• Consider, too, the Ziegarnik effect.  Any delay between development and testing, whether QA or UAT, is directly proportional to the team's ability to keep the details of the change in focus. Changes that are introduced too long after the development phase will require that the developers and stakeholders re-learn why the change was made in the first place. While subjective, it does consume unnecessary time as it often leads to misunderstandings and scope-creep.

Engage the execs from the gate

After all, your current position is costing them money, and the solution will save them money. Don't move on until they've bought in. The process is disruptive and will require your focus, and the execs will need to understand this.

Recognize, though, that by exposing the potential for cost improvement, you are also acknowledging a key deficiency that the execs didn't know to know; in other words, execs assume that their experts are expertly efficient. Why wouldn't they? And If you don't have a build and/or deployment manager, which many organizations do not afford, that means that a likely well-compensated worker is doing grunt work, which doesn't look good for anyone, and it significantly limits the ability to market the achievement. So... you may have to accept that the only pat on your back will be by your own hand.

Engage everyone else

Everyone! All the developers, sponsors, QA, and, um, ops.

I made the mistake of thinking that I knew the process and that I didn't need to have those conversations. I was wrong, and I really regretted it. I essentially had to rework the entire process because, for one example, I failed to consider that QA needed some level of stability in their environment. Which meant that there needed to be a 'gate' before introducing new code.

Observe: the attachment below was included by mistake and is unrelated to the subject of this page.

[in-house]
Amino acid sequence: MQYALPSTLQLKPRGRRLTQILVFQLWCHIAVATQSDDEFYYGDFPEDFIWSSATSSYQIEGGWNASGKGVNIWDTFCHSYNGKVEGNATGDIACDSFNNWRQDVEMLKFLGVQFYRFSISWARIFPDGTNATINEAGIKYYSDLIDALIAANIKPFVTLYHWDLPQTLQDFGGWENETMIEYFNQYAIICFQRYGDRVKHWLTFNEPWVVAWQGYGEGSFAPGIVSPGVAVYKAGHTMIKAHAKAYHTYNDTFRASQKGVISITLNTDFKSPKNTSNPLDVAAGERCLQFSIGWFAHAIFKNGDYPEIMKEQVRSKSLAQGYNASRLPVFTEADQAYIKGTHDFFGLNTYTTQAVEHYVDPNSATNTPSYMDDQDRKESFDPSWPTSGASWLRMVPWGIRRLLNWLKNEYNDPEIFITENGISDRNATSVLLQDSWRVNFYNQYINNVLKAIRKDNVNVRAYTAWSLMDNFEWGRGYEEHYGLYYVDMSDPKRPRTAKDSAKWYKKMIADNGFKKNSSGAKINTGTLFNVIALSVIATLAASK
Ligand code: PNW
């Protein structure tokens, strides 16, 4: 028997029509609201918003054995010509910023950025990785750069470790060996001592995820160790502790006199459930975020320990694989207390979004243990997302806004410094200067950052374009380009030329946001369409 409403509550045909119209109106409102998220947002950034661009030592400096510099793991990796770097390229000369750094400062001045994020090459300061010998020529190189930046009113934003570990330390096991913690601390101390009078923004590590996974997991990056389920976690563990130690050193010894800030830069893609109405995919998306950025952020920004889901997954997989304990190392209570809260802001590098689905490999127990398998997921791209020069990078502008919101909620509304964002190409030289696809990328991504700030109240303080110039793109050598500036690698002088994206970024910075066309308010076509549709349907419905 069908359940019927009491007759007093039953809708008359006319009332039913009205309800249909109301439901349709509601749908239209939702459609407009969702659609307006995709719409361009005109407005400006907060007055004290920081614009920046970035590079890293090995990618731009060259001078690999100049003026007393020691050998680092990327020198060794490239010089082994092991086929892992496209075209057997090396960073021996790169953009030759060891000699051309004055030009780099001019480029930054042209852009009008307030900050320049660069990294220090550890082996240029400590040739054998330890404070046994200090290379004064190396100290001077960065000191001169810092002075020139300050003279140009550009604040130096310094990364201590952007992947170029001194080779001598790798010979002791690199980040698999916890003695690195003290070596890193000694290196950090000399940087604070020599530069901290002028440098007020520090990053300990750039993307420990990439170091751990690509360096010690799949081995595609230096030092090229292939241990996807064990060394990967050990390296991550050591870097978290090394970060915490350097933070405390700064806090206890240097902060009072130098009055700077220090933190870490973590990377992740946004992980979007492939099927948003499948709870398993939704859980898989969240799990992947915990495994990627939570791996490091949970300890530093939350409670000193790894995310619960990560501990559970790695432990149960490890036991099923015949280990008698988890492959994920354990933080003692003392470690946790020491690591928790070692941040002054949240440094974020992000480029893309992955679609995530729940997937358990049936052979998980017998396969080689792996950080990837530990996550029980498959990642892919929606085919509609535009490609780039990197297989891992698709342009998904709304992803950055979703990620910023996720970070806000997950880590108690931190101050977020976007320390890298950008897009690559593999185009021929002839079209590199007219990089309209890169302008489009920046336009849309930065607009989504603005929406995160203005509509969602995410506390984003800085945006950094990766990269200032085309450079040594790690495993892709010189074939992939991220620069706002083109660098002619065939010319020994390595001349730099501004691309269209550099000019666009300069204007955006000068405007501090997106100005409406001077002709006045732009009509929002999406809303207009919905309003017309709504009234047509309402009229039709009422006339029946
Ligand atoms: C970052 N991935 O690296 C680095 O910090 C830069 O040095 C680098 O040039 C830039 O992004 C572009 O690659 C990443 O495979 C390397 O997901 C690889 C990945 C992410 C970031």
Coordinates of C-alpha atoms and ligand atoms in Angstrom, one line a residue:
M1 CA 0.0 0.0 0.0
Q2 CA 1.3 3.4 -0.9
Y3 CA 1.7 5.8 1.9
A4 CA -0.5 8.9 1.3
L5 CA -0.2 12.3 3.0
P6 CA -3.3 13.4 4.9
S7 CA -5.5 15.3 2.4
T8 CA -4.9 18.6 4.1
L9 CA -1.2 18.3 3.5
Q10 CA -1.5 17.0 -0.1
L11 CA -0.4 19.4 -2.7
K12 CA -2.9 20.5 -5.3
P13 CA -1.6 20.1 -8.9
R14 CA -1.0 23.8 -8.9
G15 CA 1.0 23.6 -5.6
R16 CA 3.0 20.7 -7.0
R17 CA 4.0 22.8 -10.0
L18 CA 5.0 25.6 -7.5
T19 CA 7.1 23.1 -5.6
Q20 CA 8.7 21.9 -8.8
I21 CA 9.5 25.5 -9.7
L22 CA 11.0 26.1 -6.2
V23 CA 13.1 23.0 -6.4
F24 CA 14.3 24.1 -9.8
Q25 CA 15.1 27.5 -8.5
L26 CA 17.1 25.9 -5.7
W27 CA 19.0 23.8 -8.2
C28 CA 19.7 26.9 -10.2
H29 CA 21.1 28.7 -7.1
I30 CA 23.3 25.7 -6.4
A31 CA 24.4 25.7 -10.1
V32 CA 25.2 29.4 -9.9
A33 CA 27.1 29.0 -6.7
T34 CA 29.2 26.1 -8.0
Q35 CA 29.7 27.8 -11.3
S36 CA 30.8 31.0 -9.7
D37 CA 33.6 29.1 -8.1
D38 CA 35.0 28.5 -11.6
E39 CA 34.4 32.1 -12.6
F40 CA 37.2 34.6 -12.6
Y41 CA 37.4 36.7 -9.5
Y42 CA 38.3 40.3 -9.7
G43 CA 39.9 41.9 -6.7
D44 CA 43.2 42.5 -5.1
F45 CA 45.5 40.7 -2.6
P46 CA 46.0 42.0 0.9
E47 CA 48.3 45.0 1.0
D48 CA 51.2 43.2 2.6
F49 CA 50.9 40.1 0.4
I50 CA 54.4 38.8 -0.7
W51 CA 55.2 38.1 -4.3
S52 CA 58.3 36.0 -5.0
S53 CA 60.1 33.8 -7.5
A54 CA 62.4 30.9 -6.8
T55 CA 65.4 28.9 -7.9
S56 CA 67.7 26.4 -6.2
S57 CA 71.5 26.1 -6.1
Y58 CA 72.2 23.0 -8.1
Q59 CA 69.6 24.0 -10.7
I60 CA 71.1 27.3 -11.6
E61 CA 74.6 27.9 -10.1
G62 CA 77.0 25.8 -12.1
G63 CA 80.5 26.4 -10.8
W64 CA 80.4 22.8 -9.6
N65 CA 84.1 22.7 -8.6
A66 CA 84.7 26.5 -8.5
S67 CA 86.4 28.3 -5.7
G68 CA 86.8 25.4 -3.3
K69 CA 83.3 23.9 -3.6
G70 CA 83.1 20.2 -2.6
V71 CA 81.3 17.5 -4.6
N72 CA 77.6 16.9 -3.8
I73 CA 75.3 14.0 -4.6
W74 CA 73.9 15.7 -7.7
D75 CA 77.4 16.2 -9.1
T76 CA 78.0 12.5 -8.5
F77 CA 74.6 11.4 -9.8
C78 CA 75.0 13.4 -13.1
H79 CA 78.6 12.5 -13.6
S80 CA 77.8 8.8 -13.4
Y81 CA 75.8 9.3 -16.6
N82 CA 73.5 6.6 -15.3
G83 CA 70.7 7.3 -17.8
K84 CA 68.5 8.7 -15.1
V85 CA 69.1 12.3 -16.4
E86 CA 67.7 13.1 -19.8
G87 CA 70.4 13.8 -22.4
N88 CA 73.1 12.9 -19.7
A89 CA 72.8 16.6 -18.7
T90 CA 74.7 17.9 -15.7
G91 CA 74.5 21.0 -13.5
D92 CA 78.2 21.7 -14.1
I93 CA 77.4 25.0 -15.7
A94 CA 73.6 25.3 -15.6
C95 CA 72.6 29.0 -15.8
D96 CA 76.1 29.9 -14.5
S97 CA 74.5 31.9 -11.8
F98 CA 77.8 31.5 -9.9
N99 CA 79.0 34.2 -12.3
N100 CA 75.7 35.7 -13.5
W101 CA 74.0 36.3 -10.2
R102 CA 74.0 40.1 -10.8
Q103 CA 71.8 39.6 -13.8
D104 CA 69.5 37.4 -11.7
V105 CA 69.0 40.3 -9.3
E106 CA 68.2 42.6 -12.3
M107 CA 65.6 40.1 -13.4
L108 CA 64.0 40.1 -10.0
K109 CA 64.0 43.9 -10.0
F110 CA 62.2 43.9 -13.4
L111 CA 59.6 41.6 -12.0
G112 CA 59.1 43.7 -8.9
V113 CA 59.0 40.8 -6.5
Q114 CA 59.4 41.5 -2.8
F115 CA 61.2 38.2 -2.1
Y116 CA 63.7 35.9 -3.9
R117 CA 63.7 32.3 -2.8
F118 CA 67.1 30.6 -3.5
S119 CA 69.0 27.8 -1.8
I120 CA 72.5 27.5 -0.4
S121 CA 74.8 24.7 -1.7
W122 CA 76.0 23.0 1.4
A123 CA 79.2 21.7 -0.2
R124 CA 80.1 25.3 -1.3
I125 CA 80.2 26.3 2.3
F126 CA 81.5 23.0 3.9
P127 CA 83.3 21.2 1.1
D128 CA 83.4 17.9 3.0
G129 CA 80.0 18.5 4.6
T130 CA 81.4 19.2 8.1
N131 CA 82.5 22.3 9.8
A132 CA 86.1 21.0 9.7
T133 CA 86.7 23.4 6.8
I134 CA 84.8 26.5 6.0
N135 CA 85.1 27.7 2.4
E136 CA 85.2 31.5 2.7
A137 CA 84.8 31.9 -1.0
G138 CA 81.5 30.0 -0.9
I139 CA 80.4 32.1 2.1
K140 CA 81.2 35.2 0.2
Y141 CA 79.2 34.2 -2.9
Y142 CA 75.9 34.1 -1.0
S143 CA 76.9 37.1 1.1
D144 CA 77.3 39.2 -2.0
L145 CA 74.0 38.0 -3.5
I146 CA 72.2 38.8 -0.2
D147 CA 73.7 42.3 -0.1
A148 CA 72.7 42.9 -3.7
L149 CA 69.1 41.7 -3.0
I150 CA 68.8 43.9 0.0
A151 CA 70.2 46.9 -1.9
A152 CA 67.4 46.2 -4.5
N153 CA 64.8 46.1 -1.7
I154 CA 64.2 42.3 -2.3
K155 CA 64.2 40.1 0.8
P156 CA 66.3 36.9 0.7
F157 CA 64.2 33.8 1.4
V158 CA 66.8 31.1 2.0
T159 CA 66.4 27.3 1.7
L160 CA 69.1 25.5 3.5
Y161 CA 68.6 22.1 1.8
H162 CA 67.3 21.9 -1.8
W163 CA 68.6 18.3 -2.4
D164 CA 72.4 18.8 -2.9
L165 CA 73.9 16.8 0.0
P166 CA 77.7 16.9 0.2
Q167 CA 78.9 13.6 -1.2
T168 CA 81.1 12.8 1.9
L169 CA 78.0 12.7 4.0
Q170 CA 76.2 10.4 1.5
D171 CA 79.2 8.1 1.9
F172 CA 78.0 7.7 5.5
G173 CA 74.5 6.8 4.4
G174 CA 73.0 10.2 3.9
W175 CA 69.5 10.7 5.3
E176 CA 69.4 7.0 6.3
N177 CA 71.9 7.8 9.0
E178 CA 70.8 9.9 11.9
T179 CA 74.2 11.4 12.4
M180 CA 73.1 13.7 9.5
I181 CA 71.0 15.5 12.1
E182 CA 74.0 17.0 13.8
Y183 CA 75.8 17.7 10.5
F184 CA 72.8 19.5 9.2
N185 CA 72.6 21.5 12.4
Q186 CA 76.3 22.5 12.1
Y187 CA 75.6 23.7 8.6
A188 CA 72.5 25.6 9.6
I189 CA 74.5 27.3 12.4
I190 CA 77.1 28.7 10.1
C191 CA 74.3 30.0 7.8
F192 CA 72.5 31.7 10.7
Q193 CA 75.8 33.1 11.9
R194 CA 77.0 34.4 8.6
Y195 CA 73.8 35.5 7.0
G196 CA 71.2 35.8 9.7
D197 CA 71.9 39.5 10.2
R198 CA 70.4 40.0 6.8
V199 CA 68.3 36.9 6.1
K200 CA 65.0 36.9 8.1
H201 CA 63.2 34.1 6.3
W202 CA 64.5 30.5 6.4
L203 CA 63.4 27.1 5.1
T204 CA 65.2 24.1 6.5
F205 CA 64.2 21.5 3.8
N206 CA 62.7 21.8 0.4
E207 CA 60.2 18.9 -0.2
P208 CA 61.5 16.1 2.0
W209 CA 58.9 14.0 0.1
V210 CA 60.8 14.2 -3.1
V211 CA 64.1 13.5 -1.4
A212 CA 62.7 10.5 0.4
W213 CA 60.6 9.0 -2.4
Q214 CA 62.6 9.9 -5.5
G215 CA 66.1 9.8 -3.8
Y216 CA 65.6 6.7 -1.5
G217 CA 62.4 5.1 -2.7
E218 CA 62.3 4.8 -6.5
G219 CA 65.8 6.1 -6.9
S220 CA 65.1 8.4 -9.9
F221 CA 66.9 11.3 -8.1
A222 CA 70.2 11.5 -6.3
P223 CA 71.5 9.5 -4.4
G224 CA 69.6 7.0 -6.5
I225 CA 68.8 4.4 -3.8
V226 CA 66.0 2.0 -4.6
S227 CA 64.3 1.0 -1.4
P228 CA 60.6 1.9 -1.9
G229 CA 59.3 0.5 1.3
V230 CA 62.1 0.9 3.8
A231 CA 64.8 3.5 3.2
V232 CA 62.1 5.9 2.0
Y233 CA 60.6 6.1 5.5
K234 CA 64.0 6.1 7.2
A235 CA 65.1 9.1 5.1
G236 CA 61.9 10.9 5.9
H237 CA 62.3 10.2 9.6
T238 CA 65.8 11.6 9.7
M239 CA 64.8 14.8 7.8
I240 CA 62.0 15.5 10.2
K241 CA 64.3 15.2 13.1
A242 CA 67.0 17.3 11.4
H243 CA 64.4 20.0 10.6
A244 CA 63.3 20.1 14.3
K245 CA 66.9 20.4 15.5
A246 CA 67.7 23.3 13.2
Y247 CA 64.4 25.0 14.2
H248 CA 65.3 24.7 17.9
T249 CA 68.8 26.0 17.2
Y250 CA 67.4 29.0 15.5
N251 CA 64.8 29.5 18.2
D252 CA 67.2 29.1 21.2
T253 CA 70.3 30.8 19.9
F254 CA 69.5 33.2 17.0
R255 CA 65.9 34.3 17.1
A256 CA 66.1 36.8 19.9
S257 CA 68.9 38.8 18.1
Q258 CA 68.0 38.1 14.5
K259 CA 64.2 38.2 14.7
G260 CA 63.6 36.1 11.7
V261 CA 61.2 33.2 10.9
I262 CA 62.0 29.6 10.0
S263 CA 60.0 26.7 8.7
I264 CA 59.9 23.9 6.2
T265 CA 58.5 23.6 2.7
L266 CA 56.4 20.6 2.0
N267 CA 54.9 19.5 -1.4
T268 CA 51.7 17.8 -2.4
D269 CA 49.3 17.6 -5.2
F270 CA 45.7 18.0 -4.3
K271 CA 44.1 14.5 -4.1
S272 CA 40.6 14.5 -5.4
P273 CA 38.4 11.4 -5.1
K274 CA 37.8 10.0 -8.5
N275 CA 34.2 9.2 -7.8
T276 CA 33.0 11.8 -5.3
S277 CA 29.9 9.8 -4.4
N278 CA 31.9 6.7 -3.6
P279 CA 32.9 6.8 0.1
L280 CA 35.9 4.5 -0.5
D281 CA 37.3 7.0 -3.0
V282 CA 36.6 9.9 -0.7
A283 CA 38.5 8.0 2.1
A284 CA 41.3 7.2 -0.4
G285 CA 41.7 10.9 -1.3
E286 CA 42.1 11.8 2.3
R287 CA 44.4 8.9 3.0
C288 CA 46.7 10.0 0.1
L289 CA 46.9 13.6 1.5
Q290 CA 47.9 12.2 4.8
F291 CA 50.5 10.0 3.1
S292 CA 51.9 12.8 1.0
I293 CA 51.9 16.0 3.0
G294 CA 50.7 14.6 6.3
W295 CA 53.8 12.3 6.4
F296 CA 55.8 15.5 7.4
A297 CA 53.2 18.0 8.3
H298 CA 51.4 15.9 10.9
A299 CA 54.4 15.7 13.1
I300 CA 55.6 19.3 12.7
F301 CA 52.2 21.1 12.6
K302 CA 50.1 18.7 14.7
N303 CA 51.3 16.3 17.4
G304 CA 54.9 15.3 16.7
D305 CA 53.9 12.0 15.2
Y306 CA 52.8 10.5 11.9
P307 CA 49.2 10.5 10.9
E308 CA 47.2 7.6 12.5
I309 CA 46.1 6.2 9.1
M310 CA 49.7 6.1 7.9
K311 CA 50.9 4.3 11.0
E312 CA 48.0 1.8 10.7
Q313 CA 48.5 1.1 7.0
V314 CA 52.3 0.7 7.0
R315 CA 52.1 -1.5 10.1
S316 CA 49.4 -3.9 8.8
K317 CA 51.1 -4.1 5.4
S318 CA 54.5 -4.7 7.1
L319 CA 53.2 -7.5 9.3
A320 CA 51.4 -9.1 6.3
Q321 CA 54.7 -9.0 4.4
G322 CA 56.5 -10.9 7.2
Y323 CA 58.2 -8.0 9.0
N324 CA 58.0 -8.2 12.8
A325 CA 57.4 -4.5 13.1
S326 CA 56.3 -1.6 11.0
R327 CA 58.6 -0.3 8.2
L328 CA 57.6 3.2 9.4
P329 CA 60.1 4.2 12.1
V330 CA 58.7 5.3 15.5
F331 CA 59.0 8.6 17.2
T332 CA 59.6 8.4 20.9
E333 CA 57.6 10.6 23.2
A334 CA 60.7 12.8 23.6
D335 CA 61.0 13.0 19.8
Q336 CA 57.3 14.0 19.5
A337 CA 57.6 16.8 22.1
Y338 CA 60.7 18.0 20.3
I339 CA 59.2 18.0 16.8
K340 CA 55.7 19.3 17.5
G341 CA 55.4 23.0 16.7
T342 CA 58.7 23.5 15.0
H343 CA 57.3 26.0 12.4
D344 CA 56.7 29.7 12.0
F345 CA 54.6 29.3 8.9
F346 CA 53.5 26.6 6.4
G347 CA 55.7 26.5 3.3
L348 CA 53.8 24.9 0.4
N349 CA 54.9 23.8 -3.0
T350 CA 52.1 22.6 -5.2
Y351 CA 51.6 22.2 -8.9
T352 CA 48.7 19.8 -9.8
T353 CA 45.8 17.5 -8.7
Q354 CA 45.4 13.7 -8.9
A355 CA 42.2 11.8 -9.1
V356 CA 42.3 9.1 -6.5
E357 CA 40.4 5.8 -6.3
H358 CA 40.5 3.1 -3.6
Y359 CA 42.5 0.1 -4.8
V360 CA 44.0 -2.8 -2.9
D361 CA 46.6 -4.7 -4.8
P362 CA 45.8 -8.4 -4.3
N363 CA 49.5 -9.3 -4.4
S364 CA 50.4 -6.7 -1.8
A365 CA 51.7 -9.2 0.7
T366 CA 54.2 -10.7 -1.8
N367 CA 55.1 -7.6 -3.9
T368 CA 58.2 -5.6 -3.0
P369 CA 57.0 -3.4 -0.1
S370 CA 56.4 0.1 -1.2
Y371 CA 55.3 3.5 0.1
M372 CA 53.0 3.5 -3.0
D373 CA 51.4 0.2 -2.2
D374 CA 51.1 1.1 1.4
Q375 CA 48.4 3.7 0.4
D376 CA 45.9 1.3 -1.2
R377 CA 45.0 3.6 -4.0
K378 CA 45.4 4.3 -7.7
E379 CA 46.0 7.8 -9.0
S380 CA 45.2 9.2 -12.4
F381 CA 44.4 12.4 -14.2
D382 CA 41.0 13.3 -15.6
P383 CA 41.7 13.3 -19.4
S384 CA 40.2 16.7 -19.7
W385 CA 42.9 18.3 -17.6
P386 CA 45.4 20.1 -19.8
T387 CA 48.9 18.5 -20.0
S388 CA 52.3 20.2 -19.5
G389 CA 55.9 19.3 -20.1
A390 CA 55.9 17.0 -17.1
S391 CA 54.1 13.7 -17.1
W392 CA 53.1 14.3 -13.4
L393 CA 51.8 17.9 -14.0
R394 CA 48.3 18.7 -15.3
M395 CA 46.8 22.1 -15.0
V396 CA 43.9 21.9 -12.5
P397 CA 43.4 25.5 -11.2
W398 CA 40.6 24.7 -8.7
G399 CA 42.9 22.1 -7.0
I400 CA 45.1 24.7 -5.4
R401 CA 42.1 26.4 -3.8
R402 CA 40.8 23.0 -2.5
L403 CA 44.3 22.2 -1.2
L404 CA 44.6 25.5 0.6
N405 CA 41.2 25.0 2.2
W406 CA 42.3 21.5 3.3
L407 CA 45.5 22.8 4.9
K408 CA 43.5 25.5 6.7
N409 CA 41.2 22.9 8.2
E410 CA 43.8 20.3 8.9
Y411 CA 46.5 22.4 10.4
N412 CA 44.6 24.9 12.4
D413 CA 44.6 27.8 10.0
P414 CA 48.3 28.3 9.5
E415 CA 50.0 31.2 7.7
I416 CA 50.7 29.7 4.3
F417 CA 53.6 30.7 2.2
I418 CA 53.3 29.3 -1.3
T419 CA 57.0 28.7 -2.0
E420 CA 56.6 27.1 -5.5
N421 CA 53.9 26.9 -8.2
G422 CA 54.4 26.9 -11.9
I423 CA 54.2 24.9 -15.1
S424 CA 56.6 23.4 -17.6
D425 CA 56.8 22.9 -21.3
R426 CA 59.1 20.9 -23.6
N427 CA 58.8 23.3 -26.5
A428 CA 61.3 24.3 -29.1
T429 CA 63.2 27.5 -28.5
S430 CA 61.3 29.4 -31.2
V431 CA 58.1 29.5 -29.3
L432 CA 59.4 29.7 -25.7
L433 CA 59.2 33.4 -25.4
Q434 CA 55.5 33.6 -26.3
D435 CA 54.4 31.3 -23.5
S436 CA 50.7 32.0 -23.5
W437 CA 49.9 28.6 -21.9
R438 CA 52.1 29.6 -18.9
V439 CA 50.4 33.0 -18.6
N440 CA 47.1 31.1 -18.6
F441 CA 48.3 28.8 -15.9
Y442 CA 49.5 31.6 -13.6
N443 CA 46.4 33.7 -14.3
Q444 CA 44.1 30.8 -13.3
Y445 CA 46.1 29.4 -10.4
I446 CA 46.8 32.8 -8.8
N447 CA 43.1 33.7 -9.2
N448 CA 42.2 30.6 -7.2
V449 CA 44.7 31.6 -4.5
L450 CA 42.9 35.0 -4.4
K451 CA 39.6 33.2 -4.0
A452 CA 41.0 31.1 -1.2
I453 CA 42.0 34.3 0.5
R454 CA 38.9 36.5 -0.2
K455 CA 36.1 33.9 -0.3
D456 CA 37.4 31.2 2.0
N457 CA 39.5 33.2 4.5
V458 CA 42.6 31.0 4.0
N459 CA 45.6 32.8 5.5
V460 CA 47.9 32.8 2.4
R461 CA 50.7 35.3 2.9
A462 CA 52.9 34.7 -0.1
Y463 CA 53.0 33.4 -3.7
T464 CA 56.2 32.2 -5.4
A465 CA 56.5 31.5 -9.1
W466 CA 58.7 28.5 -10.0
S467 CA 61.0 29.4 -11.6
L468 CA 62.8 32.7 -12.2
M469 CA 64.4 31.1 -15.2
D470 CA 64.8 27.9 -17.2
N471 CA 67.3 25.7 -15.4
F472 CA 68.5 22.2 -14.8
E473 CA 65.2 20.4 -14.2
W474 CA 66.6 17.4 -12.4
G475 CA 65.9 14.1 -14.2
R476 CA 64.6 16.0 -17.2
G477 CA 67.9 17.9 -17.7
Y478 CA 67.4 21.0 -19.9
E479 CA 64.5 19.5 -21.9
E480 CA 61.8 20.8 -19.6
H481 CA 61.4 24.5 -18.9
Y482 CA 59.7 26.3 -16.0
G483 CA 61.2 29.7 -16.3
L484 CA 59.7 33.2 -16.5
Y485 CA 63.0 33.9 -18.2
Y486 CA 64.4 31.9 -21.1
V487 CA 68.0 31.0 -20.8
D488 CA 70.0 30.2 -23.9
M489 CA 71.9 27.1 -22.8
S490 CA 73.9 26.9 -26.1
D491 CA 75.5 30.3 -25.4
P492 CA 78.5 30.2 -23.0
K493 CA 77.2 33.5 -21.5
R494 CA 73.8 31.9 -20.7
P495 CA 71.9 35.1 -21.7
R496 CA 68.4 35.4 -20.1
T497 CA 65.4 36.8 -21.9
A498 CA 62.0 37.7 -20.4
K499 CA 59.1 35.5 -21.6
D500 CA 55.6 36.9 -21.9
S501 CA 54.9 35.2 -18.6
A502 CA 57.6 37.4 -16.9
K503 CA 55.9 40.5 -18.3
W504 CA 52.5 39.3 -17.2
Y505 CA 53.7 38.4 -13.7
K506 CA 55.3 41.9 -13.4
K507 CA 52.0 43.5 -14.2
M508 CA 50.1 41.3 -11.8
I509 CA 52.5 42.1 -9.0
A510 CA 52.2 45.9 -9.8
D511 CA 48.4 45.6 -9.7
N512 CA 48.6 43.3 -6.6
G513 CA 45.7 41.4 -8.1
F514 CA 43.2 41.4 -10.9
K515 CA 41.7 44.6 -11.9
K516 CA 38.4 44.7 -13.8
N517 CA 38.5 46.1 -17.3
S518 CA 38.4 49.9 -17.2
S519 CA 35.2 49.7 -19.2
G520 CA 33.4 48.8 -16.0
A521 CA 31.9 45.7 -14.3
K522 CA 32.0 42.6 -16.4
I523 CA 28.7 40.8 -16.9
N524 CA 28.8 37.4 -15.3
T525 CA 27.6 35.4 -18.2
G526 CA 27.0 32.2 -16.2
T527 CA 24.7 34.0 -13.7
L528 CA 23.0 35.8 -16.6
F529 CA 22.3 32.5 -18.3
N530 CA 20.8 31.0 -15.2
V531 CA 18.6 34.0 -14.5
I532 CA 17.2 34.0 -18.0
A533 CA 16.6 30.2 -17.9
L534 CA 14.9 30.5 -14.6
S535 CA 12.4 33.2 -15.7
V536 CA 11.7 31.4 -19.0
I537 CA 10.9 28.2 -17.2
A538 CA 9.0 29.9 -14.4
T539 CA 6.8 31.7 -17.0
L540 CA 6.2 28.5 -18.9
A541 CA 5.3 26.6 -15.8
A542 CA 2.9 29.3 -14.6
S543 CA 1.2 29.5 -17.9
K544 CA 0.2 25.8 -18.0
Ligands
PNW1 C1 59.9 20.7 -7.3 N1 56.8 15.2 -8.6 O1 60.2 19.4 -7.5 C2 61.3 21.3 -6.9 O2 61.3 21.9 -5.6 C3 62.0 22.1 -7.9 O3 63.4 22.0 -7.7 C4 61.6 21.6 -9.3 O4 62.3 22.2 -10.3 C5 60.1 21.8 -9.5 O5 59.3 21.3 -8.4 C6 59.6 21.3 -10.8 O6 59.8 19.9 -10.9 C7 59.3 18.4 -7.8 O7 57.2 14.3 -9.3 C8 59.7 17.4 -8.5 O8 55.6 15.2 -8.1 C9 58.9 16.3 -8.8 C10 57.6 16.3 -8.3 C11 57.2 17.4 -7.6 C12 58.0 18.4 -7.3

Understanding the process from both the current and the desired perspective of all those involved will lead to a much better process. And it will help you establish the fundamental components beforehand - like a well defined Scrum board, the columns of which define the overall process within your solution must fit.

It is a great opportunity to break barriers and truly engage ops, as well. I needed their help often to make sure the environments were appropriately provisioned, and they, much to my surprise, were very happy to understand what all of our servers were actually doing.

You should leave this stage with a well defined end-to-end process, without having made a single configuration change. I acted out the process with refinements several times (after my initial PoC) before settling on a tenable solution.

You need to know all of your tools, no matter what

I made the mistake of picking the CI/CD tool first. We were using Microsoft DevOps, so it seemed a natural progression. The problem was that I kept deferring to the tool because, well, Microsoft must know better than me.  As I worked through each of the steps, trying to determine if it were me or the tool that was faulty, I discovered that I wasn't escaping the need to understand what that tool was doing. I still had to understand how to version packages in CI, and how to make sure dependencies were identified and compiled in order. I still had to understand how to branch effectively, and how to cross repositories. I still had to understand how to control my load-balancers.  By the time I was done, I realized that I could do it all myself without locking myself into a third party tool.